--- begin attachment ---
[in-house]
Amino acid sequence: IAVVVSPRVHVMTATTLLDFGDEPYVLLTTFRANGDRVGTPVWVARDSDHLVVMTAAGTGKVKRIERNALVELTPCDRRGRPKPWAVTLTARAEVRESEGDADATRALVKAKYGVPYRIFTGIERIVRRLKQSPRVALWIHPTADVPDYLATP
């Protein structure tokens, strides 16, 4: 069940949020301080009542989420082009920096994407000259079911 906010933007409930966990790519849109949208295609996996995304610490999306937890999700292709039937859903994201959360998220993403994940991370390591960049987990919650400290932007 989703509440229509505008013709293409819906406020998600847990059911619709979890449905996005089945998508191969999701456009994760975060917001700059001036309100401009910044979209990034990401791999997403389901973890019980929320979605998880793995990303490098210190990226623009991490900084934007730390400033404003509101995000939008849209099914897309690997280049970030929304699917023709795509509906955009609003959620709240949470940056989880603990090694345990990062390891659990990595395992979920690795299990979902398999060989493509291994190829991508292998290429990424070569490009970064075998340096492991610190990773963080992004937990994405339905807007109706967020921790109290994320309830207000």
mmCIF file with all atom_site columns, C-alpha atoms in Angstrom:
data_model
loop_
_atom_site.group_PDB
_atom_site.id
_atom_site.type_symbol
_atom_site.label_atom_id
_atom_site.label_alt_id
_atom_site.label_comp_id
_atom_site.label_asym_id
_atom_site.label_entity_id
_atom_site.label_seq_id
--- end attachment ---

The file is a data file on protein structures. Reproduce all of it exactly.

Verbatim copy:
[in-house]
Amino acid sequence: IAVVVSPRVHVMTATTLLDFGDEPYVLLTTFRANGDRVGTPVWVARDSDHLVVMTAAGTGKVKRIERNALVELTPCDRRGRPKPWAVTLTARAEVRESEGDADATRALVKAKYGVPYRIFTGIERIVRRLKQSPRVALWIHPTADVPDYLATP
């Protein structure tokens, strides 16, 4: 069940949020301080009542989420082009920096994407000259079911 906010933007409930966990790519849109949208295609996996995304610490999306937890999700292709039937859903994201959360998220993403994940991370390591960049987990919650400290932007 989703509440229509505008013709293409819906406020998600847990059911619709979890449905996005089945998508191969999701456009994760975060917001700059001036309100401009910044979209990034990401791999997403389901973890019980929320979605998880793995990303490098210190990226623009991490900084934007730390400033404003509101995000939008849209099914897309690997280049970030929304699917023709795509509906955009609003959620709240949470940056989880603990090694345990990062390891659990990595395992979920690795299990979902398999060989493509291994190829991508292998290429990424070569490009970064075998340096492991610190990773963080992004937990994405339905807007109706967020921790109290994320309830207000």
mmCIF file with all atom_site columns, C-alpha atoms in Angstrom:
data_model
loop_
_atom_site.group_PDB
_atom_site.id
_atom_site.type_symbol
_atom_site.label_atom_id
_atom_site.label_alt_id
_atom_site.label_comp_id
_atom_site.label_asym_id
_atom_site.label_entity_id
_atom_site.label_seq_id